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Audit Reveals Problems with Colorado Scholarship Program


September 30, 2009
by Scholarships.com Staff
Colorado's CollegeInvest agency, an organization in charge of state loan forgiveness and scholarship programs, is facing criticism and increased scrutiny from the state's legislature after an audit revealed conflicts of interest and a surprisingly low number of scholarship awards being made by the board. The state legislature will now require the agency to report to them monthly to ensure proper oversight of the state's scholarship and student loan funds.

Colorado's CollegeInvest agency, an organization in charge of state loan forgiveness and scholarship programs, is facing criticism and increased scrutiny from the state's legislature after an audit revealed conflicts of interest and a surprisingly low number of scholarship awards being made by the board. The state legislature will now require the agency to report to them monthly to ensure proper oversight of the state's scholarship and student loan funds.

The audit found that the CollegeInvest Early Achievers Scholarship, a fund that awards high-achieving high school students with college financial aid, had only given out a tiny fraction of the awards it was expected to since it was established in 2005. Students opt into the scholarship program as 7th, 8th or 9th graders and pledge to take pre-college coursework in high school and maintain a GPA of 2.5 or better. The Colorado legislature estimated that the scholarship fund would award about $3.8 million in scholarships per year, but awarded only $91,000 this year. A volunteerism scholarship program and a student loan forgiveness programs managed by CollegeInvest also fell significantly short of goals and projections.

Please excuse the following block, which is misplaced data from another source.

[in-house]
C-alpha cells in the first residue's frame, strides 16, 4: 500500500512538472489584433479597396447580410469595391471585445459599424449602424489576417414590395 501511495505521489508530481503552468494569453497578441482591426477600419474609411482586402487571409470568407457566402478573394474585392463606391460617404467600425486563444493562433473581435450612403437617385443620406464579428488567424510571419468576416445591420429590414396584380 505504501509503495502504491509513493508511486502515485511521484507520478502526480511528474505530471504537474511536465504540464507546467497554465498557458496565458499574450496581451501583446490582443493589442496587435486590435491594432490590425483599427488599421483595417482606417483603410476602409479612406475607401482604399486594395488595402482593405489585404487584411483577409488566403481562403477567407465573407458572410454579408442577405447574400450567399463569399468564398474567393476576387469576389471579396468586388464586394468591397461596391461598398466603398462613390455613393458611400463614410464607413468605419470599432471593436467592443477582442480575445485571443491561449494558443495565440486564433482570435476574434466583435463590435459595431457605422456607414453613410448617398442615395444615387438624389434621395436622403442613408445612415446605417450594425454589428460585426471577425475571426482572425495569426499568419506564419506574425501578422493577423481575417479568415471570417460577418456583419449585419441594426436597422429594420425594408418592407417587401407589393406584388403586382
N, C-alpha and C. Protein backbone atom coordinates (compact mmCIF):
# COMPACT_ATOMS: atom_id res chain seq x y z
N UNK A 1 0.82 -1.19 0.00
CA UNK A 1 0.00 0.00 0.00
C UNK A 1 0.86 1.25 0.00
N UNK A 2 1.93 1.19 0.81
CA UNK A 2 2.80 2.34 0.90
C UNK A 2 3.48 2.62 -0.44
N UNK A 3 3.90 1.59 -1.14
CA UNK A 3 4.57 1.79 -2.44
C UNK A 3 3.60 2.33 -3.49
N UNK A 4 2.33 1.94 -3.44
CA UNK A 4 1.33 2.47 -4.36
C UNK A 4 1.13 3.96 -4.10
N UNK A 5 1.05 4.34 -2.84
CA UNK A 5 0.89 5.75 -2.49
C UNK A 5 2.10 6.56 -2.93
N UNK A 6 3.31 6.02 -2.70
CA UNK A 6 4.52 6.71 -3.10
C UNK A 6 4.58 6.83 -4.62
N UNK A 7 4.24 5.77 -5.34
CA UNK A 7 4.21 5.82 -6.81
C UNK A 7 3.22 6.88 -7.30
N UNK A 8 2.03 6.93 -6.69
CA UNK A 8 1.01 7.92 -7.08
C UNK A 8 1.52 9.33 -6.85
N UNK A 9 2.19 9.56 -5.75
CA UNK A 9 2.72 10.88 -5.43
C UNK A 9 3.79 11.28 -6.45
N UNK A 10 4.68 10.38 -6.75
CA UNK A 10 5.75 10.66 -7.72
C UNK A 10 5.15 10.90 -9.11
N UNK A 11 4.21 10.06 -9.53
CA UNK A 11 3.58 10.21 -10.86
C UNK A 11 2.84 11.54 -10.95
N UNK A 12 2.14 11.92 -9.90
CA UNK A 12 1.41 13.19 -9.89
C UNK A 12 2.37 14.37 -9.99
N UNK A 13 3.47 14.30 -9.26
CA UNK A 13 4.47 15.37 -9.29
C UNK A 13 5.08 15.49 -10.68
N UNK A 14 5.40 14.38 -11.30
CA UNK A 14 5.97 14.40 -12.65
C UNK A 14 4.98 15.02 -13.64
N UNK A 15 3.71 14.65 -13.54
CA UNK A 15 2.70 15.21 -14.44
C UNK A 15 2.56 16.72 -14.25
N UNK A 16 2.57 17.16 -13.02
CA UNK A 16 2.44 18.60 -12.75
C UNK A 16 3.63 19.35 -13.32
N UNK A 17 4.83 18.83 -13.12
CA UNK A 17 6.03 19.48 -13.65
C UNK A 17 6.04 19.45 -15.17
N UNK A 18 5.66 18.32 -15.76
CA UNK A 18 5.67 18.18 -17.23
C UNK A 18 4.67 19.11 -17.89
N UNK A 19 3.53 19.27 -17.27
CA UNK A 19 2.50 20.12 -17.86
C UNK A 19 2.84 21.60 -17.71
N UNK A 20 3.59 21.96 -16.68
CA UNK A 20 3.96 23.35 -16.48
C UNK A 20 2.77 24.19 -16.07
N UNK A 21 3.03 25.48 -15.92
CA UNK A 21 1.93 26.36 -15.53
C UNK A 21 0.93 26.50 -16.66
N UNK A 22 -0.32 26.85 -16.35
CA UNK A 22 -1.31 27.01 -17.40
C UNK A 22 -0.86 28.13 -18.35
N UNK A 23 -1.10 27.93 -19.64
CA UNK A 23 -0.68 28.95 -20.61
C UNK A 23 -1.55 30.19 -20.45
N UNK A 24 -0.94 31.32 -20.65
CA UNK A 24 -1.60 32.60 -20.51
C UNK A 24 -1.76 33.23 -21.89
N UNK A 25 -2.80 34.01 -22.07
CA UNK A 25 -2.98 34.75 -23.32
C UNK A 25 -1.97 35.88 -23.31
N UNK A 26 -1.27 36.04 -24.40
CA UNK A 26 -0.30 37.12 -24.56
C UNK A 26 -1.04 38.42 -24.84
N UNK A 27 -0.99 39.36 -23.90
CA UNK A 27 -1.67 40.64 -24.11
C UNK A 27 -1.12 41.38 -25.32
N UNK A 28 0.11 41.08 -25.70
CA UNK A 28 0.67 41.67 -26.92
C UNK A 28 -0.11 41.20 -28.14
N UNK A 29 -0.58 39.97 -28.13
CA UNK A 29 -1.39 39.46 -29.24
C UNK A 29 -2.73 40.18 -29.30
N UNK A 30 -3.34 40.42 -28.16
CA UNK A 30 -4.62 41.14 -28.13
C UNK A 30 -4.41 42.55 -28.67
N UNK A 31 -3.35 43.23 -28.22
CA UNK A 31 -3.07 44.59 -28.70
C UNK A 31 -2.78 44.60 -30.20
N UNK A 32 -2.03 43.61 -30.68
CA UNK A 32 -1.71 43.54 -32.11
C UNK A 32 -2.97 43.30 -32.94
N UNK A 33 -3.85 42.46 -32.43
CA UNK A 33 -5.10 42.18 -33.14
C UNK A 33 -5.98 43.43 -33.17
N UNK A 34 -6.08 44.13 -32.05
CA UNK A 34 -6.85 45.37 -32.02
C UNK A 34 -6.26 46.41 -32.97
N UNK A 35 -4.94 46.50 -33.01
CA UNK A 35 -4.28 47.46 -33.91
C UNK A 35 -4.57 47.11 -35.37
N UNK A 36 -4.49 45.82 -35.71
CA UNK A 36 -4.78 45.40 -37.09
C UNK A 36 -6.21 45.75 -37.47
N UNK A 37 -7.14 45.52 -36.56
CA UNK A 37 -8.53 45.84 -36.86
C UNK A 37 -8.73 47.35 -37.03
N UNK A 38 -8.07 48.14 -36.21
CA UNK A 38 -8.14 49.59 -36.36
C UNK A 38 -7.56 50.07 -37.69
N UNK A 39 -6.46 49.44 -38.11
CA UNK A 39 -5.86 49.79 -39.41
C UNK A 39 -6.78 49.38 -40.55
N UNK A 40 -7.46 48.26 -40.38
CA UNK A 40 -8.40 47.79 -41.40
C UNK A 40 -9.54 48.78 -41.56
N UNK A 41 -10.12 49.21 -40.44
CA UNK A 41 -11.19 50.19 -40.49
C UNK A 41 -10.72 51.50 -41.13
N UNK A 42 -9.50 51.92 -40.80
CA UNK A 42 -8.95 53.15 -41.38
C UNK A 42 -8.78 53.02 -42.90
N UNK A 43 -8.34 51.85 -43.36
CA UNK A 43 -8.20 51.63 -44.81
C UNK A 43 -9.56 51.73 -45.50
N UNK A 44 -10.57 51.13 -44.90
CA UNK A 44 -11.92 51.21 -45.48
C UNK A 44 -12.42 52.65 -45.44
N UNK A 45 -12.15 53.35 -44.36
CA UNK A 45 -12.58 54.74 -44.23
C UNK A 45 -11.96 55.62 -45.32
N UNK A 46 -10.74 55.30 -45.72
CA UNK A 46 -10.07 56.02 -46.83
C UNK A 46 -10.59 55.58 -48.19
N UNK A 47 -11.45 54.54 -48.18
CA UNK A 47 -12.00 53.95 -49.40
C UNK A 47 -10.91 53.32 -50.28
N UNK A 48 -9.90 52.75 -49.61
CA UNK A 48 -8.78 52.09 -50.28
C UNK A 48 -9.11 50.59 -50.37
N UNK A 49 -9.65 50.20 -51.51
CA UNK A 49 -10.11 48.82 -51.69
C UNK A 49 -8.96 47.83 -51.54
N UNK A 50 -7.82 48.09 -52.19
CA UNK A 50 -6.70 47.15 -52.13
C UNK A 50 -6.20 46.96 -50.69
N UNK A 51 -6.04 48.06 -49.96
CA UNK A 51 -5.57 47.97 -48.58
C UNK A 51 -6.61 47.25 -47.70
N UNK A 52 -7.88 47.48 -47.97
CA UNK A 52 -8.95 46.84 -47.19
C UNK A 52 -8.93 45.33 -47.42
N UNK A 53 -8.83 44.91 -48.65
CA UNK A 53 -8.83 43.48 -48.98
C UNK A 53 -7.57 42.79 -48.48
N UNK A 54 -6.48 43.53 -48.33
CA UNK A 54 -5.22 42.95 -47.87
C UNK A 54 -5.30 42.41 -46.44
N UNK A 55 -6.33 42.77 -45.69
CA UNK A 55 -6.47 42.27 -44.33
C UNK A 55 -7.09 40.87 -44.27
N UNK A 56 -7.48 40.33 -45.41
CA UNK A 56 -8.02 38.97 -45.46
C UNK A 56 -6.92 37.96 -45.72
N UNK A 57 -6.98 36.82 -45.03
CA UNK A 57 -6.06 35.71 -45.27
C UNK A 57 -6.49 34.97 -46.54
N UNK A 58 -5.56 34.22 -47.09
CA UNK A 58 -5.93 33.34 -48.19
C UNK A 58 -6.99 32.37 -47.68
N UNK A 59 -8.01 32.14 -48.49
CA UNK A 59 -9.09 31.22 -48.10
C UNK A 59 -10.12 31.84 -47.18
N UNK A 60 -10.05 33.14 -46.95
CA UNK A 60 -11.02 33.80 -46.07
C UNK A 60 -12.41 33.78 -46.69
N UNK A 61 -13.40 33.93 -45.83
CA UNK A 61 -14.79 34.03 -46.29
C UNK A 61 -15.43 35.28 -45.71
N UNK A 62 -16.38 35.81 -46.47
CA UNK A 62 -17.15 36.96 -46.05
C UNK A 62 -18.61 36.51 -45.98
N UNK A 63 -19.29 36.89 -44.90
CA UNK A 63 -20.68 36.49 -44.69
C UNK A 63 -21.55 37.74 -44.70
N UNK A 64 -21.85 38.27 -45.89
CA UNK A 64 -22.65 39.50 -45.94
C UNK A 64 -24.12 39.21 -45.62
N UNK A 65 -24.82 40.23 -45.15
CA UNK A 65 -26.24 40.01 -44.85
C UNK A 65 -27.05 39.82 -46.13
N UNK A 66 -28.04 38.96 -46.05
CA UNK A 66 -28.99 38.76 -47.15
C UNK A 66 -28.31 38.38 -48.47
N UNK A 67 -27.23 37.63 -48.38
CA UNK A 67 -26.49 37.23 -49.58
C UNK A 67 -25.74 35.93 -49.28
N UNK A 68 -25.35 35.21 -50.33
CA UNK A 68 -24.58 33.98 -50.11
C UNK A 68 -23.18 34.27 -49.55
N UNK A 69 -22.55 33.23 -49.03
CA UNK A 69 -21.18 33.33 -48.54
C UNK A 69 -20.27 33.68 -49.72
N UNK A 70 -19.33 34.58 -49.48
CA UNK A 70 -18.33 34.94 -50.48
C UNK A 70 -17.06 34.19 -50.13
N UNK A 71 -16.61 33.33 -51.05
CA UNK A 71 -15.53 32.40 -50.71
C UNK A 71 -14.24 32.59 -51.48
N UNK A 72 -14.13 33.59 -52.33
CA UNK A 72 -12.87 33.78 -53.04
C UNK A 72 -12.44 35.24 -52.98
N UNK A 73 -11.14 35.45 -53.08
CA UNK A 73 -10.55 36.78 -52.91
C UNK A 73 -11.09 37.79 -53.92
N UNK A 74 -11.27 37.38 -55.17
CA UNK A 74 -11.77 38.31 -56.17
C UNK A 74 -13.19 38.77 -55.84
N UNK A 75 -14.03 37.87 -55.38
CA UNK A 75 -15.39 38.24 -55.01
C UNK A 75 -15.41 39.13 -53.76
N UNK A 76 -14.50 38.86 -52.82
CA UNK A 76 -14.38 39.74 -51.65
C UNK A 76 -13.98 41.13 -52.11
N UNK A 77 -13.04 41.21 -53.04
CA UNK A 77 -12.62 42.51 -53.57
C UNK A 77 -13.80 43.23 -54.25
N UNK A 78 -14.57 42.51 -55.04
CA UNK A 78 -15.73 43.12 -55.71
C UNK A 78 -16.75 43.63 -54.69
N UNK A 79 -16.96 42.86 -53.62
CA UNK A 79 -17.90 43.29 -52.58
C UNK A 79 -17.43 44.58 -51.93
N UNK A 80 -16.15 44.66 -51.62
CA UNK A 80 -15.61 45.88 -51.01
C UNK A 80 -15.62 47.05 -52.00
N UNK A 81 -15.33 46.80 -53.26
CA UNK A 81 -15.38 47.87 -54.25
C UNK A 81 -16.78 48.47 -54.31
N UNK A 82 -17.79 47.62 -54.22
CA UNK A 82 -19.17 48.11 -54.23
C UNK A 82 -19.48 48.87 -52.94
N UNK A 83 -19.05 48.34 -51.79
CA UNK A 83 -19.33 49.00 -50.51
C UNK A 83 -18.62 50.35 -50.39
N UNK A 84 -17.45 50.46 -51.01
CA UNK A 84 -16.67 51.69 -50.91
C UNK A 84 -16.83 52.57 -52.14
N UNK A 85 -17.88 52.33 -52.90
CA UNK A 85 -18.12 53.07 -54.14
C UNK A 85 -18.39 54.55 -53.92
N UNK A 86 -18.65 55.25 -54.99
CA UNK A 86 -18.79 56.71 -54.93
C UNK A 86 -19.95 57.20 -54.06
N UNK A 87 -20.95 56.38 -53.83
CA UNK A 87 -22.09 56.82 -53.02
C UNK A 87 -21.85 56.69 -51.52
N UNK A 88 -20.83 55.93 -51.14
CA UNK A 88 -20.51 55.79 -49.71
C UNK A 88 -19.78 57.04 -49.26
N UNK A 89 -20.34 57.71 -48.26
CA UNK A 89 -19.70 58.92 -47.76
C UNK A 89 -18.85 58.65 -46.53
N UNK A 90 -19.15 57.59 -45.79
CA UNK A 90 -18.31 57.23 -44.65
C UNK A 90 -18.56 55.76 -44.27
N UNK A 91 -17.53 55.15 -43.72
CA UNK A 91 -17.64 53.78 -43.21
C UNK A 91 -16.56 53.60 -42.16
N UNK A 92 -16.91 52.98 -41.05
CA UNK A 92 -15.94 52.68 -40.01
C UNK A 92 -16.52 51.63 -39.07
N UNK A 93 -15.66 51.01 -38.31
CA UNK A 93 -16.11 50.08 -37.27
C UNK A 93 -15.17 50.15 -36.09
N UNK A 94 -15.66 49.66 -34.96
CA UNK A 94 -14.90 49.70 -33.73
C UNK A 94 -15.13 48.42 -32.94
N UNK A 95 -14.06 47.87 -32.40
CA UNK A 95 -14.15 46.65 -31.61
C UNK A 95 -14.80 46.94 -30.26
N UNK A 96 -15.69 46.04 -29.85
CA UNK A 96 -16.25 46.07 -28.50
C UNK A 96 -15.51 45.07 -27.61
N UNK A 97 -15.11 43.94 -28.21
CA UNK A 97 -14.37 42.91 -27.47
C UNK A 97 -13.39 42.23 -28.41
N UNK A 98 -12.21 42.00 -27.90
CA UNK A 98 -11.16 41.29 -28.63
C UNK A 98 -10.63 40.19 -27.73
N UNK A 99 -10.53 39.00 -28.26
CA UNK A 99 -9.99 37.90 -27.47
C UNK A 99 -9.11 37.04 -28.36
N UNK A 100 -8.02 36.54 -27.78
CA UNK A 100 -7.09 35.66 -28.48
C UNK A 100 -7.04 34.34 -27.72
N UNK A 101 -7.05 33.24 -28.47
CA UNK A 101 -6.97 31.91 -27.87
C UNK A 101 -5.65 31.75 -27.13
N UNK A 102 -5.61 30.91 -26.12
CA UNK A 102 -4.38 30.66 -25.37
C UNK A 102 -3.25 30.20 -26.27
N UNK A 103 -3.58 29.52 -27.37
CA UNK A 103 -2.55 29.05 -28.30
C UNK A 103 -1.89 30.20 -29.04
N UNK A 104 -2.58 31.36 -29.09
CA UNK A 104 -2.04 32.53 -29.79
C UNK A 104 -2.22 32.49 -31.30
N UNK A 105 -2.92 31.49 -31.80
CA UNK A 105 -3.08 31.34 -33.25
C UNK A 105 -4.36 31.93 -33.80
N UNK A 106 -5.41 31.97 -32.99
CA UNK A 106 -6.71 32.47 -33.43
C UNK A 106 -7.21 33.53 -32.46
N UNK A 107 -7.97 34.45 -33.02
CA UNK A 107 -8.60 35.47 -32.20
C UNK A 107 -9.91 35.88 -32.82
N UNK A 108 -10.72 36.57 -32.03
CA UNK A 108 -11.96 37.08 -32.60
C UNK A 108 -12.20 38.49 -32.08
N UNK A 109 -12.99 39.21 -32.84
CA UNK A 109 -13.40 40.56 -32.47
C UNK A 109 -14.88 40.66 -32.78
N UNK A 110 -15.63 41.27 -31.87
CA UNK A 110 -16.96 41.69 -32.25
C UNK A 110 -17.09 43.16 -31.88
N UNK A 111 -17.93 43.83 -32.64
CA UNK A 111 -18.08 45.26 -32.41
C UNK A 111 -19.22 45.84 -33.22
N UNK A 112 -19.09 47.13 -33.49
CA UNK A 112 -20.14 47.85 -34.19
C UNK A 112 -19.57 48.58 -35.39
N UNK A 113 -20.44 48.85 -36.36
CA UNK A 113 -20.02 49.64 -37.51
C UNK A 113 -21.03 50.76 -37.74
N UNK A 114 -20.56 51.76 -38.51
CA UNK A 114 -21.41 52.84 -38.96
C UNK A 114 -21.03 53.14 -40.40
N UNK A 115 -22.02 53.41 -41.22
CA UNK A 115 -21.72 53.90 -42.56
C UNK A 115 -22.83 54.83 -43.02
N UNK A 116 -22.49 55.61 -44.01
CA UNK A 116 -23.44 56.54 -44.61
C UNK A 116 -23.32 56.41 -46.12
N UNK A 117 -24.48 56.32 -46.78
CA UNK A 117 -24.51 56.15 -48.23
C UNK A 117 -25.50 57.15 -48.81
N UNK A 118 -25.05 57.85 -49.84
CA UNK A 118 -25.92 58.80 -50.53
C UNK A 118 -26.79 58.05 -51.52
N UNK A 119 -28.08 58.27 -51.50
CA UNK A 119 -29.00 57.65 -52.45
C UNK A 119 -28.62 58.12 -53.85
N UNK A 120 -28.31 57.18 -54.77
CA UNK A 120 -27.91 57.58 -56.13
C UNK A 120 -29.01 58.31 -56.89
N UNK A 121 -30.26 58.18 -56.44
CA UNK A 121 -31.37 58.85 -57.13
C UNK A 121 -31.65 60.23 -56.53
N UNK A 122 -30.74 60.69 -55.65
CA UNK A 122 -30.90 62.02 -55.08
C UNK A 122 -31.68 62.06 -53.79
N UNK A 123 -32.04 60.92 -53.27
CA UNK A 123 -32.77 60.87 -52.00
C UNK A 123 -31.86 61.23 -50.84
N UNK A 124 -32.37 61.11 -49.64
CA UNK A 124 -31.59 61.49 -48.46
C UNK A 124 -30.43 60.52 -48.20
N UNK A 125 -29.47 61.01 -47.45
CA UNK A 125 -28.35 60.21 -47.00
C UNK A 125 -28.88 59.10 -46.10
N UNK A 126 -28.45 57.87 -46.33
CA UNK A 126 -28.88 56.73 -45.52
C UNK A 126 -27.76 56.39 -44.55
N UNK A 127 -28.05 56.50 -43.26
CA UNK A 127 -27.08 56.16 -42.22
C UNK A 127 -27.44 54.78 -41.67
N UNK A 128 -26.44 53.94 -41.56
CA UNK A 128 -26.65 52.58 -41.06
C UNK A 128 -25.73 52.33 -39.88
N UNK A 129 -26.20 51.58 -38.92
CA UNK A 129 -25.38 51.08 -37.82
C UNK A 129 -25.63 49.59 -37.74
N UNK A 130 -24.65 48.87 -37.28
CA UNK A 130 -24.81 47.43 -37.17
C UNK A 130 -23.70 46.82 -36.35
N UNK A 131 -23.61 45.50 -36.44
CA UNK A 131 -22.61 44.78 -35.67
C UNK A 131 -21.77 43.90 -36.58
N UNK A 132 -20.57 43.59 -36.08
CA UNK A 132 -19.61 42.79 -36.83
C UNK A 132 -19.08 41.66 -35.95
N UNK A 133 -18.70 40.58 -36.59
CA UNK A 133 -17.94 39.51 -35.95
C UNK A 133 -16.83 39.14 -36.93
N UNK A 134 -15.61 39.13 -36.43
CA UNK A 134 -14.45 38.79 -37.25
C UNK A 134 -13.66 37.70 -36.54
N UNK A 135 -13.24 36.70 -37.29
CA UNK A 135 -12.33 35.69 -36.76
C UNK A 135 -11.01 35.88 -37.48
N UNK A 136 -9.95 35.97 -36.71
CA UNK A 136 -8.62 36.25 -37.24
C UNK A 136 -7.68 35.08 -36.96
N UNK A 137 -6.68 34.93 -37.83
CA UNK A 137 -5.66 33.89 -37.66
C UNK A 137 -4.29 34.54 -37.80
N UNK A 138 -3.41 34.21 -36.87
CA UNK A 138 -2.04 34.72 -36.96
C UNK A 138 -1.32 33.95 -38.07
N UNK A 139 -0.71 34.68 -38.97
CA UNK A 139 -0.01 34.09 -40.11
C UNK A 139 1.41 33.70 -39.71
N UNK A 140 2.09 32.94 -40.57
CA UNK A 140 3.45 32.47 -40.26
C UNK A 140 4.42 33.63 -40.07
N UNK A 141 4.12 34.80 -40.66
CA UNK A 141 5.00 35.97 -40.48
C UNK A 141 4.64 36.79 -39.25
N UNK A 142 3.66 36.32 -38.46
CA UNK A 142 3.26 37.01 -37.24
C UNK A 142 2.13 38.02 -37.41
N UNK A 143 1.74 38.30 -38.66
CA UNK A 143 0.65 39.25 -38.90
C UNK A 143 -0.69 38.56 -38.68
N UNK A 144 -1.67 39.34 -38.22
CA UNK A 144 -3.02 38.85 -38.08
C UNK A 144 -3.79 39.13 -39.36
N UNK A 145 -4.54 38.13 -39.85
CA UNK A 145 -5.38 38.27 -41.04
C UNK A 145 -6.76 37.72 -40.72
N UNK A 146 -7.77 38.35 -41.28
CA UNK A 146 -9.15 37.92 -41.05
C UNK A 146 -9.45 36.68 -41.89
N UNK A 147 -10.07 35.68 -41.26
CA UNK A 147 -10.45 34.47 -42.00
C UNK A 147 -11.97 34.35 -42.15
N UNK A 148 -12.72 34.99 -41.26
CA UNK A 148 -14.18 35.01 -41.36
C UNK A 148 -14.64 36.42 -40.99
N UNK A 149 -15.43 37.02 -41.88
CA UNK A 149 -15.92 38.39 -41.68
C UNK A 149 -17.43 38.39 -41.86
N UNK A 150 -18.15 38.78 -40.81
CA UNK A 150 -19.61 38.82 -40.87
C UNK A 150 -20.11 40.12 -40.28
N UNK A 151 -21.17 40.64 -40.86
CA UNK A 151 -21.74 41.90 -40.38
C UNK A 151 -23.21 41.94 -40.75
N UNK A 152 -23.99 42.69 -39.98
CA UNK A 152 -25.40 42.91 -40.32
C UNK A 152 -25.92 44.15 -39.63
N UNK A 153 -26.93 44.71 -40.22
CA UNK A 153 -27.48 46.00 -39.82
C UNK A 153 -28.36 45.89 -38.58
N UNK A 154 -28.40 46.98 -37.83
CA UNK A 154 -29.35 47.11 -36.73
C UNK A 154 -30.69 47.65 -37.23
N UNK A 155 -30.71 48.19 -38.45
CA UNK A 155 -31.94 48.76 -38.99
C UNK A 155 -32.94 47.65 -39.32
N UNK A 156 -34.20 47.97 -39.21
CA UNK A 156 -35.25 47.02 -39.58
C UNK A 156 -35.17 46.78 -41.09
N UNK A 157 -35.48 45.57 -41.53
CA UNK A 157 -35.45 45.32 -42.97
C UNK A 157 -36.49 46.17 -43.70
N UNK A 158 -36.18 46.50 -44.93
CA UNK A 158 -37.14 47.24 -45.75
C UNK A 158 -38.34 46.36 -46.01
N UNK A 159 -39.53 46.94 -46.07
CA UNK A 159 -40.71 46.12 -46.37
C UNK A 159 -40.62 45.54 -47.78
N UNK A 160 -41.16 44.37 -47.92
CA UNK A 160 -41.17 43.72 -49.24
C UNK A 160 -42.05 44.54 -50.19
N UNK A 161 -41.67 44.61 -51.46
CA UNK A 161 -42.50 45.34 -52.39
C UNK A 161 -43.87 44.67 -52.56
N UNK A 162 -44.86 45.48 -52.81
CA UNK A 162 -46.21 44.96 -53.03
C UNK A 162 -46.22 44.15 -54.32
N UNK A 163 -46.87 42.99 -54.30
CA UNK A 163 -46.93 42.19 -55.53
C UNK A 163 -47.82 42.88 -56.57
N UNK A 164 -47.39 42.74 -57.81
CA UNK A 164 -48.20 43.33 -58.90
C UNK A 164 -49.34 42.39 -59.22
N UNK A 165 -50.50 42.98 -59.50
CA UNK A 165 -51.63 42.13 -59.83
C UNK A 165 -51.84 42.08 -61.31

Meanwhile, the fund incurred over $12 million in administrative expenses beyond salaries and benefits for its employees. Reports on the audit note that the program has spent $10 on administrative costs for every $1 in scholarships awarded. The audit also found conflicts of interest with the board awarding funding to other organizations they were connected to and giving out large payments to financial advisors.

CollegeInvest officials say that the program is off to a slow start and that potential conflicts of interest were disclosed and didn't affect board decisions. For now, the state legislature has just asked for increased oversight of the program. But for Colorado students who were expecting to benefit from academic scholarships, community service scholarships, or loan forgiveness programs for which money is in place but funds aren't being awarded in large amounts, any change in these programs cannot come soon enough.

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